“Such bold and unqualified statement… [All attempts to articulate the nature of Scripture are open to examination...that the Spirit of God is fully engaged in such a theological process and at the same time that our attempts to articulate what God’s word is have a necessarily provisional dimension]… seems to open up a host of theological problems. That Scripture is divine - is that open to examination? That Scripture is authoritative - is that also open to examination?” (p. 20; emphasis original)
My Response to Observation 3:
Whether Scripture is divine and authoritative is open to examination or not is irrelevant. The question here is on the ‘articulation’ of the doctrine, not the veracity of the doctrine itself. That means two things: (1) we are open to examine our explanation and understanding of the divine nature of Scripture; (2) we are not open to examine whether is the Scripture divine or not, which is a given.
And given that all our explanation and understanding of the divine reality is partial, they are inevitably provisional as well. For eg. If Warfield’s understanding of the nature of the Scripture is incomplete, then that means better understanding can be attained at one end, and his understanding can be overrode by better ones at another end.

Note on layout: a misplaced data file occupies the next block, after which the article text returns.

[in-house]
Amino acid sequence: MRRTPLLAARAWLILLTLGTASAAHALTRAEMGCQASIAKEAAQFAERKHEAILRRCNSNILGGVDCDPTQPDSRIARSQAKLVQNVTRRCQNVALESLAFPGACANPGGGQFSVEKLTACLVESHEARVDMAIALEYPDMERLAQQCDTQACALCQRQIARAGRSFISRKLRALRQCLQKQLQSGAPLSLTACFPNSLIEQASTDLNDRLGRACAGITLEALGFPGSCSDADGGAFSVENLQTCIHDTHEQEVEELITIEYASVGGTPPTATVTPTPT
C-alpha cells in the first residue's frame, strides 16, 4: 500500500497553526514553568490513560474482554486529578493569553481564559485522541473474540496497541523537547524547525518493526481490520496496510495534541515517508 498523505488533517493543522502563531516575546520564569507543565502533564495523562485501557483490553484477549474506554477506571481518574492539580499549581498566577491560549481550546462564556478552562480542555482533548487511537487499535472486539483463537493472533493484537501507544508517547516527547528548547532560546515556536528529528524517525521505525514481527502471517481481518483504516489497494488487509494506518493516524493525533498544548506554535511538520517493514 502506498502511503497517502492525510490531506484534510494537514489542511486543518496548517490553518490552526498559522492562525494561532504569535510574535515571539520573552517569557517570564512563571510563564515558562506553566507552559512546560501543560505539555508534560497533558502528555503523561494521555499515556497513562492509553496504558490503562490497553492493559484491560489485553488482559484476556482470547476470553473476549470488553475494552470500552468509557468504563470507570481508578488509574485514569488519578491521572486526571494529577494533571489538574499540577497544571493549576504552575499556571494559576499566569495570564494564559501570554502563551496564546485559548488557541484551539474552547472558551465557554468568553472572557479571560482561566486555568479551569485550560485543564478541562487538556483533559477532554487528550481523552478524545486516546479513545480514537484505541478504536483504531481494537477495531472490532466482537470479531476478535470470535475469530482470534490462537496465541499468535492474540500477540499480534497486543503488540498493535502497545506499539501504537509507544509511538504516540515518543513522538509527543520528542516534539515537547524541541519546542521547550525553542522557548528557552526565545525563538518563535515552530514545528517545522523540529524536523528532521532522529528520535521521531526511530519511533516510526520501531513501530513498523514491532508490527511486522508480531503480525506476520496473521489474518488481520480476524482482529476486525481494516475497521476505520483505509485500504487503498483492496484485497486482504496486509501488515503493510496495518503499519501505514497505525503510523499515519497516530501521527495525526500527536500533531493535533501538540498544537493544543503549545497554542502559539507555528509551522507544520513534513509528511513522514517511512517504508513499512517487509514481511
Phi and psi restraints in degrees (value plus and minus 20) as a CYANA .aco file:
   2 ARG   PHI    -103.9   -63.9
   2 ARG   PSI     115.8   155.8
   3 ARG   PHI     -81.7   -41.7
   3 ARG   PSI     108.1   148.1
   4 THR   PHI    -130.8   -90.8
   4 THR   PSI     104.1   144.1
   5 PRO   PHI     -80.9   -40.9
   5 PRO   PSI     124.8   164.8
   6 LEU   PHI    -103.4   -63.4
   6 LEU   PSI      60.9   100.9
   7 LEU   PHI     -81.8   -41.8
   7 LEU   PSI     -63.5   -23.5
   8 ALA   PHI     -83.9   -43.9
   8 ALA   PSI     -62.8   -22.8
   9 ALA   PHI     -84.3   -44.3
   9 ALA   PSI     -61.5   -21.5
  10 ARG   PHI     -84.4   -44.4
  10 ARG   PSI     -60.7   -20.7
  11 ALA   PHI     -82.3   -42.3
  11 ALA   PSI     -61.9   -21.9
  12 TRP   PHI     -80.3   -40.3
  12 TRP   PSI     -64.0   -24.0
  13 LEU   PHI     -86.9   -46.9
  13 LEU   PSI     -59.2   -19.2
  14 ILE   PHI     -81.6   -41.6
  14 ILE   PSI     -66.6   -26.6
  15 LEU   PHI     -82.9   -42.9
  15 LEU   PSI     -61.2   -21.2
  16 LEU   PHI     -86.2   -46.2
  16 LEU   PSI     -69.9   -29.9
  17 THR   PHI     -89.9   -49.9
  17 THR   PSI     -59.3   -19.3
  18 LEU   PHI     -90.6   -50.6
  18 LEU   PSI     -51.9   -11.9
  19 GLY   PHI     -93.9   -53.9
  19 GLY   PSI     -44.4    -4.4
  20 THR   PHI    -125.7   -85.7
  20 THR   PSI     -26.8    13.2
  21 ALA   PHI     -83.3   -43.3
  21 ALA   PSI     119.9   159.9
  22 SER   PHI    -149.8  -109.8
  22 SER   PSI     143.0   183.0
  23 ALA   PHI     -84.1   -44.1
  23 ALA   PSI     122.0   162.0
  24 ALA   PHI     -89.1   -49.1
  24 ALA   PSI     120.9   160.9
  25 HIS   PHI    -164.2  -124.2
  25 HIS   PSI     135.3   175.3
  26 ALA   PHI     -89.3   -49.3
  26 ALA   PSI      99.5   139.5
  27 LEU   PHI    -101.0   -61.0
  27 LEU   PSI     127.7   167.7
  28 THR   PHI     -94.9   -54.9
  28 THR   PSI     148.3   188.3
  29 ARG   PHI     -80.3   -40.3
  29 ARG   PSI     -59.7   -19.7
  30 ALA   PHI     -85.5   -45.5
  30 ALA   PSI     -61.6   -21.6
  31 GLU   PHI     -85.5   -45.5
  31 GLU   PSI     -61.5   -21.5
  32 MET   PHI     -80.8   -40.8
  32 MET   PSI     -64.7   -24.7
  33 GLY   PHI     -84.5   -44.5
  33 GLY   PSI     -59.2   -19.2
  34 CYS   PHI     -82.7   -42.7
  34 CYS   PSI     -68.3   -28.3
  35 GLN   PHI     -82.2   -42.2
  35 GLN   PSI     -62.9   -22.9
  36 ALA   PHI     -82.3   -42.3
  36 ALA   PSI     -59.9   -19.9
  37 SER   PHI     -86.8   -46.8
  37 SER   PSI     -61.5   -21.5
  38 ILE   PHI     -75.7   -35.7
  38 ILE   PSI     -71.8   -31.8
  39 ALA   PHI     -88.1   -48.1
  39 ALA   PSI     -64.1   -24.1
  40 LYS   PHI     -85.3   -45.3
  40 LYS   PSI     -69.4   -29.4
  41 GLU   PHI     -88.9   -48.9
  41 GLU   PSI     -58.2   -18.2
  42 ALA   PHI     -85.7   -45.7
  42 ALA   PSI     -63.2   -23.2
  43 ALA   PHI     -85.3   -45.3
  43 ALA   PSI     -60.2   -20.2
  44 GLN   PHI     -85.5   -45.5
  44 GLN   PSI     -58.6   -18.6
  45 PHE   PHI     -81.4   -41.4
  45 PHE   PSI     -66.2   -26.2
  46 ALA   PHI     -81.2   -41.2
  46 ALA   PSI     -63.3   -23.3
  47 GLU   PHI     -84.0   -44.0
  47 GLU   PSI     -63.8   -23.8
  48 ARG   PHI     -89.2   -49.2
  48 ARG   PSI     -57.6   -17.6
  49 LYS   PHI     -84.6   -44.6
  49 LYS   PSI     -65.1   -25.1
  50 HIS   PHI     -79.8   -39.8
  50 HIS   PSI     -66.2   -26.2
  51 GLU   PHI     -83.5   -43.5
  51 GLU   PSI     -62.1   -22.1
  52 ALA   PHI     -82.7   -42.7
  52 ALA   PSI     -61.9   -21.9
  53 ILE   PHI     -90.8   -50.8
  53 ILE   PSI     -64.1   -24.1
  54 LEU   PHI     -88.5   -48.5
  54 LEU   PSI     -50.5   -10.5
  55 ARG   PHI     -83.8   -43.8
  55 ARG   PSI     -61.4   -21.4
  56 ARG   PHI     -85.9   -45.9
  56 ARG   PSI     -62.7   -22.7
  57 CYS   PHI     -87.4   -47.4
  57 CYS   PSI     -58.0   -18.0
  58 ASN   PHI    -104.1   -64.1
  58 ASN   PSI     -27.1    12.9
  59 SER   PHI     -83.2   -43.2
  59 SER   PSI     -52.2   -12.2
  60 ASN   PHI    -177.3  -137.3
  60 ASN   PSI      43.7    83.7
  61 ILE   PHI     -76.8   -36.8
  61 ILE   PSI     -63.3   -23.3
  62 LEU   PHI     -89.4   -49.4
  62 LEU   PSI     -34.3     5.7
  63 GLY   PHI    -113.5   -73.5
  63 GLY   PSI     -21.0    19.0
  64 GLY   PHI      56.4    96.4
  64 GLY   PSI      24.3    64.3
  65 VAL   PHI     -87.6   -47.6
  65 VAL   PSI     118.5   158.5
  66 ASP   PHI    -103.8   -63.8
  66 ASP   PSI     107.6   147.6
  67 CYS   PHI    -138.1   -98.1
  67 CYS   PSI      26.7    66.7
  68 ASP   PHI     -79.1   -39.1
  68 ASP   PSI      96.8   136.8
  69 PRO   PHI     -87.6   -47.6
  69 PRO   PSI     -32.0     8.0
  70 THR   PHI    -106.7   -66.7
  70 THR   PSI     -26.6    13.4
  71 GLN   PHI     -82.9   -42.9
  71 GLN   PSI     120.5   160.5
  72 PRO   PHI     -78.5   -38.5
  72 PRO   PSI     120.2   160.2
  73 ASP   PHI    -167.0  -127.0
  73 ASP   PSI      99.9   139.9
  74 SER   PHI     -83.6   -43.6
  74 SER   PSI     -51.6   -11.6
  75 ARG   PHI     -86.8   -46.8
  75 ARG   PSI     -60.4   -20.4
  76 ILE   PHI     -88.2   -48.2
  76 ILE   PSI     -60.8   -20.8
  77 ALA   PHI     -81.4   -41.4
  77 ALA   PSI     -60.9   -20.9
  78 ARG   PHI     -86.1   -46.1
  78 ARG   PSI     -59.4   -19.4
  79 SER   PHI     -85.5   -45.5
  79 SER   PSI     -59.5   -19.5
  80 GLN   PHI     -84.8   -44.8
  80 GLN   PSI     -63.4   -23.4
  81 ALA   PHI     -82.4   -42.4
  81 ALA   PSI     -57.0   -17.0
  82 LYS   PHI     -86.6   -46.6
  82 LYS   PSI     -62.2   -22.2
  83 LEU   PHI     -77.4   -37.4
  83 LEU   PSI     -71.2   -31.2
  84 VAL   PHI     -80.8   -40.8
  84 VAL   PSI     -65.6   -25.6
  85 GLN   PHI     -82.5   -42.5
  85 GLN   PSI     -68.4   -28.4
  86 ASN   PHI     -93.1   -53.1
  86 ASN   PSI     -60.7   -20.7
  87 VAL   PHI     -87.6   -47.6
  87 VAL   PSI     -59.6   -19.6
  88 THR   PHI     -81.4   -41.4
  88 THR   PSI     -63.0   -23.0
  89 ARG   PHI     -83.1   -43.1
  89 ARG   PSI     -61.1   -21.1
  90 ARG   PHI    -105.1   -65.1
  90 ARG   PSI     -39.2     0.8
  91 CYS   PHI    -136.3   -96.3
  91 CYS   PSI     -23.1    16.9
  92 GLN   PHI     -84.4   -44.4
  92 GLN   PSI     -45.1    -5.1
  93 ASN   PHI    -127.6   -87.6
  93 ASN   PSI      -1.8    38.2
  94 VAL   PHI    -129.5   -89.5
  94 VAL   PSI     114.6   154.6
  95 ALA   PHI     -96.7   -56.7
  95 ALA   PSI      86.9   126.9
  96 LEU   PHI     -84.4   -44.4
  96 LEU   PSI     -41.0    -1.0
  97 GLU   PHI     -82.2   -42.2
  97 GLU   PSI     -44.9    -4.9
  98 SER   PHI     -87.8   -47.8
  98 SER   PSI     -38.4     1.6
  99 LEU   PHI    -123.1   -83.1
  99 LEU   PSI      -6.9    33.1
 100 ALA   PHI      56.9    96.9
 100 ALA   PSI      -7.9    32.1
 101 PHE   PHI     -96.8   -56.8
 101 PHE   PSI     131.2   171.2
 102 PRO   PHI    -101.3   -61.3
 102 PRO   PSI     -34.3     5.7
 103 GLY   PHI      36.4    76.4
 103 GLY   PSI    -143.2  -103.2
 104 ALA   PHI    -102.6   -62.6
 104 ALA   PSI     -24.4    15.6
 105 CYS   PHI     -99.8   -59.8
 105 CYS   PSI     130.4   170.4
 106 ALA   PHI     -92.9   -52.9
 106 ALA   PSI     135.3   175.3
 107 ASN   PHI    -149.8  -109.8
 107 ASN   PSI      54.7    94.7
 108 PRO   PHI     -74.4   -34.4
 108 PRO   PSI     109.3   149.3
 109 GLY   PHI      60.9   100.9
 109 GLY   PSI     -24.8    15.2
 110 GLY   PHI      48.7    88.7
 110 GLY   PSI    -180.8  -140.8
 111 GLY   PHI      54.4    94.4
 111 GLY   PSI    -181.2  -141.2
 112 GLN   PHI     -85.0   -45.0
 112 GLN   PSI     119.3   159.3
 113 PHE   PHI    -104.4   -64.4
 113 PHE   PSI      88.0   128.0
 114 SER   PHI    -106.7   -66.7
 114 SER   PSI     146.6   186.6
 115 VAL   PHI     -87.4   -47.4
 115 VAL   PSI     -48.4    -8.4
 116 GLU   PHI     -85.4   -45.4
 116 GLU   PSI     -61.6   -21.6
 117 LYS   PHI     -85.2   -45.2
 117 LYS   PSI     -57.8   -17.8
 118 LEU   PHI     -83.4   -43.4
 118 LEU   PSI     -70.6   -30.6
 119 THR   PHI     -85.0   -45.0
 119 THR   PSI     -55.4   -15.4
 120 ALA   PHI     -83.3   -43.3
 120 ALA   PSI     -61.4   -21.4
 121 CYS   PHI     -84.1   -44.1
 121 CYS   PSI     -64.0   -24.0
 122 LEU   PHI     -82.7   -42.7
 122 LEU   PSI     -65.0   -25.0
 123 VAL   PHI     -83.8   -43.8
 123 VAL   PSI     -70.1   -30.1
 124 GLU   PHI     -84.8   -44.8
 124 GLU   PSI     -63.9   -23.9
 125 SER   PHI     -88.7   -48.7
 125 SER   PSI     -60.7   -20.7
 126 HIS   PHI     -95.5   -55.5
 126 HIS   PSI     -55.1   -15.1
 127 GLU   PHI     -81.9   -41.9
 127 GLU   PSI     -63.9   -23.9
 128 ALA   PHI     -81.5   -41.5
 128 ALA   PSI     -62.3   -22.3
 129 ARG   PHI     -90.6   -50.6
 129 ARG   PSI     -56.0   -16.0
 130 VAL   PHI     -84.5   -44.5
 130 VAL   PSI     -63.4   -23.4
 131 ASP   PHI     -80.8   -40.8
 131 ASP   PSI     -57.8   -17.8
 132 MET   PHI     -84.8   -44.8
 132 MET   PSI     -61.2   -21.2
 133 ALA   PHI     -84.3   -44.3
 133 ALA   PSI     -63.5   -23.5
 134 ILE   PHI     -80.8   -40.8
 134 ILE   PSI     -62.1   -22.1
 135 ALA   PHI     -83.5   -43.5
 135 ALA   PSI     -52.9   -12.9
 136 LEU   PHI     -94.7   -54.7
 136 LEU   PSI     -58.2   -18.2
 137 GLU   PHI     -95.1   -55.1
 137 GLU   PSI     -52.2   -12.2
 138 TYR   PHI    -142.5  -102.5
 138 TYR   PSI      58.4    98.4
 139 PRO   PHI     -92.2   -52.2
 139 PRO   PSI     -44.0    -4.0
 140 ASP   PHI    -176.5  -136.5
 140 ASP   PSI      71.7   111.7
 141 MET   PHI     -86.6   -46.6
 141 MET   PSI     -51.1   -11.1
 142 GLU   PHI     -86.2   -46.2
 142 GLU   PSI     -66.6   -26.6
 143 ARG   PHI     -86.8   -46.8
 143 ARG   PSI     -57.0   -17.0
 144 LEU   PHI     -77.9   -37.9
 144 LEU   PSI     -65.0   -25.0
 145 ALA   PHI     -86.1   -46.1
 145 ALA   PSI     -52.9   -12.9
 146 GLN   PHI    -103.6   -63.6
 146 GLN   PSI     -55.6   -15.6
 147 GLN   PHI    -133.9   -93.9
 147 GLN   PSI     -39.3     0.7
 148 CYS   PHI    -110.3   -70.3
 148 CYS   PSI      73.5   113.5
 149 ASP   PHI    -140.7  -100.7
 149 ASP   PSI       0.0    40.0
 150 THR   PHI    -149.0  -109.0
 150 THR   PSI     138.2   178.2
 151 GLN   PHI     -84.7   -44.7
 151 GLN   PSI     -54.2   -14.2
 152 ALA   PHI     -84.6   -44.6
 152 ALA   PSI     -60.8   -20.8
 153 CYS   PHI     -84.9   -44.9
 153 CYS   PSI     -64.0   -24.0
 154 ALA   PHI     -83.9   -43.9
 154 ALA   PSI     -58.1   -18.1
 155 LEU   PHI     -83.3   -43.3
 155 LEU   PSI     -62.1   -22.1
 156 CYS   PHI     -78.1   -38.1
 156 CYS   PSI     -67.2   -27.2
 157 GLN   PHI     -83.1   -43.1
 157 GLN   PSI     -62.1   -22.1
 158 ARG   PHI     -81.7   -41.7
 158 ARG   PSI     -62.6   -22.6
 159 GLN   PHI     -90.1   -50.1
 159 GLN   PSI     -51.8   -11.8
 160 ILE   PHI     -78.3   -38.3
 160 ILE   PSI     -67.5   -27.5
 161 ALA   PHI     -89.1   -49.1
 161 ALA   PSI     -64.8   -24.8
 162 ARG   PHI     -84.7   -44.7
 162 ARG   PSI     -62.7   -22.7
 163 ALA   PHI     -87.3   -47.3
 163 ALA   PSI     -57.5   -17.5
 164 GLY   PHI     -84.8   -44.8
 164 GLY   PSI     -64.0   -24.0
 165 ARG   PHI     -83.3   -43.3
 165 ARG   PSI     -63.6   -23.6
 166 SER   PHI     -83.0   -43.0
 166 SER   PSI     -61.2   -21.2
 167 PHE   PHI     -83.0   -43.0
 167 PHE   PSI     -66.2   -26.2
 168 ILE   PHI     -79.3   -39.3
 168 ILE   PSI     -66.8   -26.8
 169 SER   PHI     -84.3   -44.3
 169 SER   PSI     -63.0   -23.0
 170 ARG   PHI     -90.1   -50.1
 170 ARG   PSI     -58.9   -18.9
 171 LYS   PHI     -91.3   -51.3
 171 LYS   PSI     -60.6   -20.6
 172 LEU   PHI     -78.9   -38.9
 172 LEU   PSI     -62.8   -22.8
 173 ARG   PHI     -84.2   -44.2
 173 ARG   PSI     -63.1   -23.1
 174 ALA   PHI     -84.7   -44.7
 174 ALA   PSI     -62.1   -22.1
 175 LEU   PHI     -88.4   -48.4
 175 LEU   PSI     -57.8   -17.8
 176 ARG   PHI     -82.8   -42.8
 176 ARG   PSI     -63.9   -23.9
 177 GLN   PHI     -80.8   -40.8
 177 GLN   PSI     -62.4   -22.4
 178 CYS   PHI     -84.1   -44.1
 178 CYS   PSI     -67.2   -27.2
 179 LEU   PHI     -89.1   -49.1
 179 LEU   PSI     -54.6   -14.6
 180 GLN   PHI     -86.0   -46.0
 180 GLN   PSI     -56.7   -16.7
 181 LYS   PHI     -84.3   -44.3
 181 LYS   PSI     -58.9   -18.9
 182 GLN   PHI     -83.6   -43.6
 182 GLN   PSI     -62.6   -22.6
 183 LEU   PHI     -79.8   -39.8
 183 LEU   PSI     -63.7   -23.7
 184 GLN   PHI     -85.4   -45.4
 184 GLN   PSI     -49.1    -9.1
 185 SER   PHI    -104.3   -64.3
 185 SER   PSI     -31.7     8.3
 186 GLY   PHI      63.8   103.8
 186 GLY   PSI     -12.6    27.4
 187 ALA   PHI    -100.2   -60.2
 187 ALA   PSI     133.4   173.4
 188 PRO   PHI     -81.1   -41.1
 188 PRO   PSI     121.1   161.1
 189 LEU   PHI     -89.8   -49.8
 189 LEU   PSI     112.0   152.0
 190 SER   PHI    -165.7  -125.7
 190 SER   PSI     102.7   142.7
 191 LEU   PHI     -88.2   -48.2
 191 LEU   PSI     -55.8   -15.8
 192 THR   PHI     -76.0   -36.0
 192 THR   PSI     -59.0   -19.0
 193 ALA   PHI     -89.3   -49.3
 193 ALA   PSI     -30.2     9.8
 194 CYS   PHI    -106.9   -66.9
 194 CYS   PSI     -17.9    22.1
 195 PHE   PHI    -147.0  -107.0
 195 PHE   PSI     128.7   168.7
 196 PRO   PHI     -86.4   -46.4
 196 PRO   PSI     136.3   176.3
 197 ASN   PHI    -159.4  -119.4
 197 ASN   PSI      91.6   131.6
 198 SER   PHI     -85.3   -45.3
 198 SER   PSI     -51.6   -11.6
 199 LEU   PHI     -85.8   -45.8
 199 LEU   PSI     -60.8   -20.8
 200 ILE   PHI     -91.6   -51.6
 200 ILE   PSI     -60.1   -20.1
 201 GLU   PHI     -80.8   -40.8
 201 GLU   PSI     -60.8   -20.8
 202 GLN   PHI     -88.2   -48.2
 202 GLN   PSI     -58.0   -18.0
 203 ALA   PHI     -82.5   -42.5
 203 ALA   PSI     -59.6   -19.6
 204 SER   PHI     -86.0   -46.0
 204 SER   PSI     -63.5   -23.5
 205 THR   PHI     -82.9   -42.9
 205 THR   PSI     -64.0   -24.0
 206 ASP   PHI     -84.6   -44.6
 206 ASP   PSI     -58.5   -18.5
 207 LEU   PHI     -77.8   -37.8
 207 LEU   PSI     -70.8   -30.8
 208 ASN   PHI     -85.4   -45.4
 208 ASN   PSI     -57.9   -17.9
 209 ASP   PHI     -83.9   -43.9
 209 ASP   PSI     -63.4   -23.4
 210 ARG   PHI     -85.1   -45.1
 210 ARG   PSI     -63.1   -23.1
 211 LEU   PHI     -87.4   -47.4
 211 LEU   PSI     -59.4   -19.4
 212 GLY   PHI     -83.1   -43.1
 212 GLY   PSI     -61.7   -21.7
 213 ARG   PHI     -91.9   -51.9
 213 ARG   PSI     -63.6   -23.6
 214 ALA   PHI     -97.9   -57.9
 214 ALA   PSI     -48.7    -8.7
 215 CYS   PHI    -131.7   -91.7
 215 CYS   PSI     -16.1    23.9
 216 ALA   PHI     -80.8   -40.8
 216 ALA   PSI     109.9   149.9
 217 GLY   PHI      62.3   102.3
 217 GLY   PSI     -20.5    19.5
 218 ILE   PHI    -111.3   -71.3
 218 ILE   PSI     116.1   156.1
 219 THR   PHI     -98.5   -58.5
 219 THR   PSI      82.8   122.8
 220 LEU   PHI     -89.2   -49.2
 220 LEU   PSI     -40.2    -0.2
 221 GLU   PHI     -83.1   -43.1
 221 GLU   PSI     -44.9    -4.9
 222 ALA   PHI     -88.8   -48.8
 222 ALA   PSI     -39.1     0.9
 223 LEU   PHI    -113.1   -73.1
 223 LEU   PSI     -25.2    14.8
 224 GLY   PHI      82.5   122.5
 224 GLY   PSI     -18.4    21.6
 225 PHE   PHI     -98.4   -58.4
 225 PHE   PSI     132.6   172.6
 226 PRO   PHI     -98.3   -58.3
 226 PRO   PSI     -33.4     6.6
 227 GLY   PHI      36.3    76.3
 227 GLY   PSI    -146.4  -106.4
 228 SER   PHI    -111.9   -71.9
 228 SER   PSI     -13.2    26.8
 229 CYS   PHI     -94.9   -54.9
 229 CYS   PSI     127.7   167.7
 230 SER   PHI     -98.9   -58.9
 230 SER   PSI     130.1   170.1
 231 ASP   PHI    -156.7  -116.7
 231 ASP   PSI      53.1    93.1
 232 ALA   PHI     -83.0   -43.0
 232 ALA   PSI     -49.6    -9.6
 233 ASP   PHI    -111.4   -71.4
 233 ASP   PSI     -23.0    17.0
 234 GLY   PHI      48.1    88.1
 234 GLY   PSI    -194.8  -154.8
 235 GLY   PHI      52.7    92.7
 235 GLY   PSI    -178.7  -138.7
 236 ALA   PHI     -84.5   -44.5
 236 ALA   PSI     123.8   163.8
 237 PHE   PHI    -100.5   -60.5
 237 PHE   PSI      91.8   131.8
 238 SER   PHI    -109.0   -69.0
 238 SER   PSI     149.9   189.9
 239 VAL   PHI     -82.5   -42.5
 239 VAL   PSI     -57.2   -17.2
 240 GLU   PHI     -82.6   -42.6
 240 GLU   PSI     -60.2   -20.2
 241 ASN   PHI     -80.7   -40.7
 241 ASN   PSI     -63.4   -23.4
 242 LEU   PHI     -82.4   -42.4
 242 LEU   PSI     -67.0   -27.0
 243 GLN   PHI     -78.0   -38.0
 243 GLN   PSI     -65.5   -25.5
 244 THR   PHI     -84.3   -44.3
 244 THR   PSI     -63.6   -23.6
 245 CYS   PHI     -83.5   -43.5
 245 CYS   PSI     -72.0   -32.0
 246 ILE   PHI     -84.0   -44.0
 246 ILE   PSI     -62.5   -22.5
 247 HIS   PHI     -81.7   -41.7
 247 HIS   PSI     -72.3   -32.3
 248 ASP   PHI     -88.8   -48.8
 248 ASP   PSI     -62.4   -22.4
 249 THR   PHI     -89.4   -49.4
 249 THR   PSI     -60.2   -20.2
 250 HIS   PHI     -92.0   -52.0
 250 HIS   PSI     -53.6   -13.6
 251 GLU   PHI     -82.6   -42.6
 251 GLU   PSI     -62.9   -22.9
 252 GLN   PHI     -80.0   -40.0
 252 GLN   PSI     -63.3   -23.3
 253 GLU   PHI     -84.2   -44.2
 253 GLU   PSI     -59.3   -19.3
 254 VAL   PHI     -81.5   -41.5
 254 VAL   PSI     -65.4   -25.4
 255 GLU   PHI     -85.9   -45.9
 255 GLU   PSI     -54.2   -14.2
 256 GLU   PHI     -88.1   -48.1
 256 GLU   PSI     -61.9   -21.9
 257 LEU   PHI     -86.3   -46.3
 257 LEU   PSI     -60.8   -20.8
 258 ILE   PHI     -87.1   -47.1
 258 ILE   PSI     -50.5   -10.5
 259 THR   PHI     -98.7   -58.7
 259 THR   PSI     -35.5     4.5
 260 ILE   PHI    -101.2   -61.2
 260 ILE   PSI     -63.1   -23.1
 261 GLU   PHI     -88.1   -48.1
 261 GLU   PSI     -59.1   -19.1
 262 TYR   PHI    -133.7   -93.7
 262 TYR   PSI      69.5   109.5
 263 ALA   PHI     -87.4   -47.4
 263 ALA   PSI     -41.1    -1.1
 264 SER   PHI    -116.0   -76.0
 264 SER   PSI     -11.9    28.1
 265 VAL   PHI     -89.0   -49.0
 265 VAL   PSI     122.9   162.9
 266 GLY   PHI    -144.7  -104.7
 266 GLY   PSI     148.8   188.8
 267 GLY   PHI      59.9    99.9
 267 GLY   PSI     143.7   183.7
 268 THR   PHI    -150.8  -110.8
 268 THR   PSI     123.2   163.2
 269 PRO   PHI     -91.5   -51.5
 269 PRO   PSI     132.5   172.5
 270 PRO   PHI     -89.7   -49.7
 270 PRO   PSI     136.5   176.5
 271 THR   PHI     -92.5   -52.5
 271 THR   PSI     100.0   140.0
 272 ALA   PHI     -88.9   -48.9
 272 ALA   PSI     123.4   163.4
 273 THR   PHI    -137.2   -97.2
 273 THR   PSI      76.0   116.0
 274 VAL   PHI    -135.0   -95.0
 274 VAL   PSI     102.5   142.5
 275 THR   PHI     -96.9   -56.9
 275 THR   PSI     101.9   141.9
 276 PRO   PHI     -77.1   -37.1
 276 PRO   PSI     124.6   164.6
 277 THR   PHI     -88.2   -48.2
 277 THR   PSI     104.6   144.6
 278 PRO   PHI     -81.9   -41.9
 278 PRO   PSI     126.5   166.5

Trouble comes when we canonize our articulation of the doctrine as a doctrine itself. For eg. WTS mistakenly canonized Warfield’s partial articulation of the divine nature of the Scripture as the objective measurement of orthodoxy. Orthodoxy should be the given fact that Scripture is divine. “How divine can we articulate it to be?” is always open to examination.
*WTS’s Hermeneutic Field Committee that sympathizes with Peter Enns’ thesis has provided a detailed and extensive reply to the HTFC report. Have a look over there.